Evaluation of two commercially available alternatives for HIV-1 viral load testing in resource-limited settings
Obstetrics and Gynaecology (East Africa)
There is an urgent need for low-cost assays for HIV-1 quantitation to ensure adequate follow-up of HIV-infected patients on antiretroviral therapy (ART) in resource-limited countries. Two low-cost viral load assays are evaluated, a reverse transcriptase activity assay (ExavirLoad v2, Cavidi) and a real-time reverse transcriptase PCR assay (Generic HIV viral load, Biocentric). Both tests were compared with the ultrasensitive HIV Amplicor Monitor assay. Samples were collected in Mombasa, Kenya, from 20 HIV-1 seronegative and 150 HIV-1 seropositive individuals of whom 50 received antiretroviral treatment (ART). The ExavirLoad and the Generic HIV viral load assay were performed in a local laboratory in Mombasa, the Amplicor Monitor assay (version 1.5, Roche Diagnostics) was performed in Ghent, Belgium. ExavirLoad and Generic HIV viral load reached a sensitivity of 98.3% and 100% and a specificity of 80.0% and 90.0%, respectively. Linear regression analyses revealed good correlations between the Amplicor Monitor and the Generic HIV viral load (r=0.935, p<0.001) with high accuracy (100.1%), good precision (5.5%) and a low percent similarity coefficient of variation (5.4%). Bland-Altman analysis found 95% of the samples within clinically acceptable limits of agreement (-1.19 to 0.87logcopies/ml). Although, the ExavirLoad also showed a good linear correlation with the Amplicor Monitor (r=0.901, p<0.001), a problem with false positive results was more significant. The cost per test remains relatively high (US$ 30 for ExavirLoad and US$ 20 for the Generic HIV viral load). Hence, false positive results and the need for an expensive PCR instrument for the Generic HIV viral load assays still limit the implementation of these tests in less equipped, less experienced laboratories.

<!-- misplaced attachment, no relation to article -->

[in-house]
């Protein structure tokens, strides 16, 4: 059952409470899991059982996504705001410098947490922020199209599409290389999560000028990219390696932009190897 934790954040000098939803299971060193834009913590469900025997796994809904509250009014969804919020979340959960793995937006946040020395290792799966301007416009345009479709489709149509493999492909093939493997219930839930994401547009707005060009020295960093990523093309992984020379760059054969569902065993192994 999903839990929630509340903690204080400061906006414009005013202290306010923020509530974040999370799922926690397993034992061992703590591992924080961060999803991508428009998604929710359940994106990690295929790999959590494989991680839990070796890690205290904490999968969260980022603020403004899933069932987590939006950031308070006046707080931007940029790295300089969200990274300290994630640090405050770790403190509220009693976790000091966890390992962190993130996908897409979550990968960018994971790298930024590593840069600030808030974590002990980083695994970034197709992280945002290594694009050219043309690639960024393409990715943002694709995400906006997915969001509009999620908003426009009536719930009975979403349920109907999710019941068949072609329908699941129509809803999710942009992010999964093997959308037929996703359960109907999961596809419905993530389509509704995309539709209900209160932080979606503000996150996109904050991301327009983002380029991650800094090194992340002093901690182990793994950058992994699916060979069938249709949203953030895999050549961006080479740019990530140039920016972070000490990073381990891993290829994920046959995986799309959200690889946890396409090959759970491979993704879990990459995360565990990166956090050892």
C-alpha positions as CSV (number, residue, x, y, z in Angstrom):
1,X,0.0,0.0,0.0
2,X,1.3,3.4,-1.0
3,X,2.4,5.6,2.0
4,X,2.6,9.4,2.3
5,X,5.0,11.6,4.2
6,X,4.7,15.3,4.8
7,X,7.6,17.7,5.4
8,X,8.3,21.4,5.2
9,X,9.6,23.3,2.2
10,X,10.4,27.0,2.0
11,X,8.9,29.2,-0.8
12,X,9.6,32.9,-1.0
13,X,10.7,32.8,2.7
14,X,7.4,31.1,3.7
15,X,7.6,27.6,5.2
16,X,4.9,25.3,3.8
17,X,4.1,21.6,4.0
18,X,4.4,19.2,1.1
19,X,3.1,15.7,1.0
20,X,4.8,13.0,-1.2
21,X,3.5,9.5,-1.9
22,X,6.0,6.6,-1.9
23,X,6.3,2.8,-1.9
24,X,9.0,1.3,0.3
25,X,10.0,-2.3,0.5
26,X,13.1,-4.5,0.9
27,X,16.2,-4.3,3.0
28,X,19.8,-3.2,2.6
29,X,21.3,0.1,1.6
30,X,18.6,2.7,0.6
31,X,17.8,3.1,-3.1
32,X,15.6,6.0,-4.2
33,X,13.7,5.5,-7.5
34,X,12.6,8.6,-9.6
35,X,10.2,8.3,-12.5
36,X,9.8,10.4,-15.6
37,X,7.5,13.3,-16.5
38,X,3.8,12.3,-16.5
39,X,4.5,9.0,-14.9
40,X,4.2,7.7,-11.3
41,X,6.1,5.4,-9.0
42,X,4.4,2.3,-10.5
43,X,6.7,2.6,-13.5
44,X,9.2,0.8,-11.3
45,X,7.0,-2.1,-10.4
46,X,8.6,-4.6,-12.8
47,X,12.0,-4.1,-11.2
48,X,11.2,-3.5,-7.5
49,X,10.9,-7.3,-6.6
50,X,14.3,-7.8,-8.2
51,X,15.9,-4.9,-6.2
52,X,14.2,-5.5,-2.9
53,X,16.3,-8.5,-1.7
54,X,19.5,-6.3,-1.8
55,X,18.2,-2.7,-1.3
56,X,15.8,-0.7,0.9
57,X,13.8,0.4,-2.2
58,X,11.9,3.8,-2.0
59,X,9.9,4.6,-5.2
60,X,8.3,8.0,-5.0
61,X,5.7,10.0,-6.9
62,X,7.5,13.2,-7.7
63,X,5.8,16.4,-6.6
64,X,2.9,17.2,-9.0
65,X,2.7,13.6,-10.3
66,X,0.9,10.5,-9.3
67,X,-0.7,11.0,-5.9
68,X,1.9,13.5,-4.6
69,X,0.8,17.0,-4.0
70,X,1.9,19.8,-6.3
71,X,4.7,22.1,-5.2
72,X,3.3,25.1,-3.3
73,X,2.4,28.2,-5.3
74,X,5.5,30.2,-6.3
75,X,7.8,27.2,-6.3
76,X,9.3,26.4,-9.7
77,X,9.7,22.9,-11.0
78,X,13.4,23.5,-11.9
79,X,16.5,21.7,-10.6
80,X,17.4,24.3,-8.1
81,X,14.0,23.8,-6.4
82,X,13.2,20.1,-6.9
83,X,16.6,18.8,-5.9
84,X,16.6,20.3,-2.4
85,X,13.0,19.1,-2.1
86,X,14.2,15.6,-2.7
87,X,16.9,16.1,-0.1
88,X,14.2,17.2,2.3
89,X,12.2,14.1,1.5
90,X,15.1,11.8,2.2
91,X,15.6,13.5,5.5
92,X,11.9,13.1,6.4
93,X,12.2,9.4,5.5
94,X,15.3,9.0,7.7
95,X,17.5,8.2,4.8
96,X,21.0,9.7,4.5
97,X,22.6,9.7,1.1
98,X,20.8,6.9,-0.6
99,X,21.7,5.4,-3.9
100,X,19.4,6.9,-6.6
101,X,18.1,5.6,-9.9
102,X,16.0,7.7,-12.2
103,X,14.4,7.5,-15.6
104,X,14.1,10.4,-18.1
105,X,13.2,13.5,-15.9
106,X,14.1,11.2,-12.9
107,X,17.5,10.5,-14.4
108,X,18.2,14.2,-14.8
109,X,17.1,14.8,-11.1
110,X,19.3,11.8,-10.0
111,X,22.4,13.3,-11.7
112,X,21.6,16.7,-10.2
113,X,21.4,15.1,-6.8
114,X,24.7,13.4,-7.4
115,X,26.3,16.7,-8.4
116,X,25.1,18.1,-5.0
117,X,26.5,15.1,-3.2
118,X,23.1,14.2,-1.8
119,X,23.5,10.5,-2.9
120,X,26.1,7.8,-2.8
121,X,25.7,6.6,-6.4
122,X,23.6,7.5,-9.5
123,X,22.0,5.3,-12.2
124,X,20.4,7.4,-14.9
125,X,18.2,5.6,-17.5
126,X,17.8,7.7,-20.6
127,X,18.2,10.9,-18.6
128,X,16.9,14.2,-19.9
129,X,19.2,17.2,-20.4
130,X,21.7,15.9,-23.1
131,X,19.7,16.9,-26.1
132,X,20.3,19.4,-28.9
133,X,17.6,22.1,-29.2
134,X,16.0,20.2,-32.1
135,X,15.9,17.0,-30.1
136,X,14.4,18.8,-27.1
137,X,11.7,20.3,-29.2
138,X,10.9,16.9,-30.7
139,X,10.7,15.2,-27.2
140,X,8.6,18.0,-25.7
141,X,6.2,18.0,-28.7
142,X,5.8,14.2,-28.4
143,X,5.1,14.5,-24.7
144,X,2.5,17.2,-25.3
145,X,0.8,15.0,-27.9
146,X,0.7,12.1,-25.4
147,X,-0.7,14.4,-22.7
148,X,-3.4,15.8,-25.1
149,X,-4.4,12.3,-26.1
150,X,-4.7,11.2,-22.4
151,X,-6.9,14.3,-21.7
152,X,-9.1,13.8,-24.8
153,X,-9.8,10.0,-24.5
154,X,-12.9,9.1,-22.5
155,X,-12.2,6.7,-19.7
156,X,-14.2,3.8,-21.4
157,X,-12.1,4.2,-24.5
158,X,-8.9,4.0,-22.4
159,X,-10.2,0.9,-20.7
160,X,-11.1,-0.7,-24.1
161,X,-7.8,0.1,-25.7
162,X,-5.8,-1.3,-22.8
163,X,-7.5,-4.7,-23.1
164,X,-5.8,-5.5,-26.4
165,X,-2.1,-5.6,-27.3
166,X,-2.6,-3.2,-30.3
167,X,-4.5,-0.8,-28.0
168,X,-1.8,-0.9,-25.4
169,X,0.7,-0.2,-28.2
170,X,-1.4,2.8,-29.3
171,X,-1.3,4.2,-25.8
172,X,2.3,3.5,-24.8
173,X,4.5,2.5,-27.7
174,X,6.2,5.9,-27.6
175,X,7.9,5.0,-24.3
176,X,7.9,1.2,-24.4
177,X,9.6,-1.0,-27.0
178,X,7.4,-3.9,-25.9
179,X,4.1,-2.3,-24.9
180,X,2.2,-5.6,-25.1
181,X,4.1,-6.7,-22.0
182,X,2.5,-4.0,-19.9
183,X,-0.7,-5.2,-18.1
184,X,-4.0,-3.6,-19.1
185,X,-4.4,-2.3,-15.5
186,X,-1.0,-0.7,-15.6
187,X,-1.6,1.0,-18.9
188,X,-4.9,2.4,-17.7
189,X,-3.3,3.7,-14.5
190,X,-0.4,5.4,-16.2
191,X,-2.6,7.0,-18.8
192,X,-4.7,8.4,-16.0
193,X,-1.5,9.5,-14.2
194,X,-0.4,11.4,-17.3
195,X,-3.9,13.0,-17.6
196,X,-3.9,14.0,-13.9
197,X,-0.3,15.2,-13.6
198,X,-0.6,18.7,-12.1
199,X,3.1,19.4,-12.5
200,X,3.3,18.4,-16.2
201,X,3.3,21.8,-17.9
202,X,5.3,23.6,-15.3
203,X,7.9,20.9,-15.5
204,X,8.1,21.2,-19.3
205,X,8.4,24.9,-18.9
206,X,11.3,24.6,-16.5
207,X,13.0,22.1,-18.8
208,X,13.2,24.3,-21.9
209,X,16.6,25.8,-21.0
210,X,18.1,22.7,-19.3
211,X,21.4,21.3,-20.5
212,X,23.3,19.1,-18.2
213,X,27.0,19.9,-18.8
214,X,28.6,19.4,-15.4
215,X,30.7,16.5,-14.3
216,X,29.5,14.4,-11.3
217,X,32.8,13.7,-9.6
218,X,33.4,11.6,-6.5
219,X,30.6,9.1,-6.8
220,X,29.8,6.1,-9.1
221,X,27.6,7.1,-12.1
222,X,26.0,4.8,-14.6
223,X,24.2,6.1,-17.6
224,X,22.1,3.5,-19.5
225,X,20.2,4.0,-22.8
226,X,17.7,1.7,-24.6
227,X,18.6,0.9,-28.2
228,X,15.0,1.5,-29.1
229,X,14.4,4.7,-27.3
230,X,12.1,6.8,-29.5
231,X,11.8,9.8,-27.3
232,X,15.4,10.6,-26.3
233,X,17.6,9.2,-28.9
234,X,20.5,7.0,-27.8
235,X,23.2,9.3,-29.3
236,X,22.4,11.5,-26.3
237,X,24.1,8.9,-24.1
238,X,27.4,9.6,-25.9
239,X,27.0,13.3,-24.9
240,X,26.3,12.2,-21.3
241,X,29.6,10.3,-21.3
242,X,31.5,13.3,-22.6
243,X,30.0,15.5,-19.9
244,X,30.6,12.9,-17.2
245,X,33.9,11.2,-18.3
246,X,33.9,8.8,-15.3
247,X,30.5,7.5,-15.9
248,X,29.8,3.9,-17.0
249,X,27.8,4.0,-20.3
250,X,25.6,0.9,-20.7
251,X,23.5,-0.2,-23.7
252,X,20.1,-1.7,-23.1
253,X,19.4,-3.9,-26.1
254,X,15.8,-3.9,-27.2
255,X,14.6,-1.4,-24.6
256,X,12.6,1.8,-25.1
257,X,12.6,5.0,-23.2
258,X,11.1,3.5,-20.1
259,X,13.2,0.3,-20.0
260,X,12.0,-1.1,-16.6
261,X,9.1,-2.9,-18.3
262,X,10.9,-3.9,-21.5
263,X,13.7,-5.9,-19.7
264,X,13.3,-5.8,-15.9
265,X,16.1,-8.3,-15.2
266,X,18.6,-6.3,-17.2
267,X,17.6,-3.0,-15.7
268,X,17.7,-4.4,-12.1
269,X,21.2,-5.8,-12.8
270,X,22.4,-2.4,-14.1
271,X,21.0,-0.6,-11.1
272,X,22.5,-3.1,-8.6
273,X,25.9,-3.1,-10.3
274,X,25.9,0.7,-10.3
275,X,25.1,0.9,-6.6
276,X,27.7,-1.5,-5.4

Publication ( Name of Journal)
Journal of Virological Methods
Cabooter, N. D.,
(2007). Evaluation of two commercially available alternatives for HIV-1 viral load testing in resource-limited settings. Journal of Virological Methods, 146(1-2), 178-187.
Available at: https://ecommons.aku.edu/eastafrica_fhs_mc_obstet_gynaecol/594